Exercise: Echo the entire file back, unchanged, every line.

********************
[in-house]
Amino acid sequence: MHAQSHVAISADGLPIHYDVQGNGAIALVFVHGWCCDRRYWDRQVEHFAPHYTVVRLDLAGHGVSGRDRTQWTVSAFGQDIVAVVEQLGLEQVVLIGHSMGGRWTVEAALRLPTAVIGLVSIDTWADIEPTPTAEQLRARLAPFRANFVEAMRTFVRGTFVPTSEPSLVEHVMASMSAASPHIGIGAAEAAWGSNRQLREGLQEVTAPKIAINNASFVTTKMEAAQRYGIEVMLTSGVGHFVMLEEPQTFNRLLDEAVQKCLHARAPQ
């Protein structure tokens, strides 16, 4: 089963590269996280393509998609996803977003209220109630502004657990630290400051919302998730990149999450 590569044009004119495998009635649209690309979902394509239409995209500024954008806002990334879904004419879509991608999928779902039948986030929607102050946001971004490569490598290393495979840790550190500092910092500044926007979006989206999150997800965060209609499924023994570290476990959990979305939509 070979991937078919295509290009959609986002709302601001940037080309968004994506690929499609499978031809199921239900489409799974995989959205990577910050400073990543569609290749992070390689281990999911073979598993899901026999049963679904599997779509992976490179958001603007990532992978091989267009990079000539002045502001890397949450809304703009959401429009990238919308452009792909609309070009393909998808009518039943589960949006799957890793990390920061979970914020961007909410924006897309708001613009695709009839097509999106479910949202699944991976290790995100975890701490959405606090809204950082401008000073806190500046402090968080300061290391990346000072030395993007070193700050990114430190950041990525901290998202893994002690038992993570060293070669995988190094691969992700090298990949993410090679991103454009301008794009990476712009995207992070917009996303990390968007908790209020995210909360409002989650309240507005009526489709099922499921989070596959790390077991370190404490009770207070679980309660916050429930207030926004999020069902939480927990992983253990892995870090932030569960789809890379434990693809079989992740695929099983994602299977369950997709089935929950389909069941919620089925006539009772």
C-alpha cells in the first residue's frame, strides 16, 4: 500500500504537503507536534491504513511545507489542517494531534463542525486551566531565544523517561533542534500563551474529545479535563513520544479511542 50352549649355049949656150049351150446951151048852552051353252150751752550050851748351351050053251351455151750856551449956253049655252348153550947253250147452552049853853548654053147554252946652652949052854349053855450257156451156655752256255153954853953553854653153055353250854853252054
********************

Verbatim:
[in-house]
Amino acid sequence: MHAQSHVAISADGLPIHYDVQGNGAIALVFVHGWCCDRRYWDRQVEHFAPHYTVVRLDLAGHGVSGRDRTQWTVSAFGQDIVAVVEQLGLEQVVLIGHSMGGRWTVEAALRLPTAVIGLVSIDTWADIEPTPTAEQLRARLAPFRANFVEAMRTFVRGTFVPTSEPSLVEHVMASMSAASPHIGIGAAEAAWGSNRQLREGLQEVTAPKIAINNASFVTTKMEAAQRYGIEVMLTSGVGHFVMLEEPQTFNRLLDEAVQKCLHARAPQ
């Protein structure tokens, strides 16, 4: 089963590269996280393509998609996803977003209220109630502004657990630290400051919302998730990149999450 590569044009004119495998009635649209690309979902394509239409995209500024954008806002990334879904004419879509991608999928779902039948986030929607102050946001971004490569490598290393495979840790550190500092910092500044926007979006989206999150997800965060209609499924023994570290476990959990979305939509 070979991937078919295509290009959609986002709302601001940037080309968004994506690929499609499978031809199921239900489409799974995989959205990577910050400073990543569609290749992070390689281990999911073979598993899901026999049963679904599997779509992976490179958001603007990532992978091989267009990079000539002045502001890397949450809304703009959401429009990238919308452009792909609309070009393909998808009518039943589960949006799957890793990390920061979970914020961007909410924006897309708001613009695709009839097509999106479910949202699944991976290790995100975890701490959405606090809204950082401008000073806190500046402090968080300061290391990346000072030395993007070193700050990114430190950041990525901290998202893994002690038992993570060293070669995988190094691969992700090298990949993410090679991103454009301008794009990476712009995207992070917009996303990390968007908790209020995210909360409002989650309240507005009526489709099922499921989070596959790390077991370190404490009770207070679980309660916050429930207030926004999020069902939480927990992983253990892995870090932030569960789809890379434990693809079989992740695929099983994602299977369950997709089935929950389909069941919620089925006539009772």
C-alpha cells in the first residue's frame, strides 16, 4: 500500500504537503507536534491504513511545507489542517494531534463542525486551566531565544523517561533542534500563551474529545479535563513520544479511542 50352549649355049949656150049351150446951151048852552051353252150751752550050851748351351050053251351455151750856551449956253049655252348153550947253250147452552049853853548654053147554252946652652949052854349053855450257156451156655752256255153954853953553854653153055353250854853252054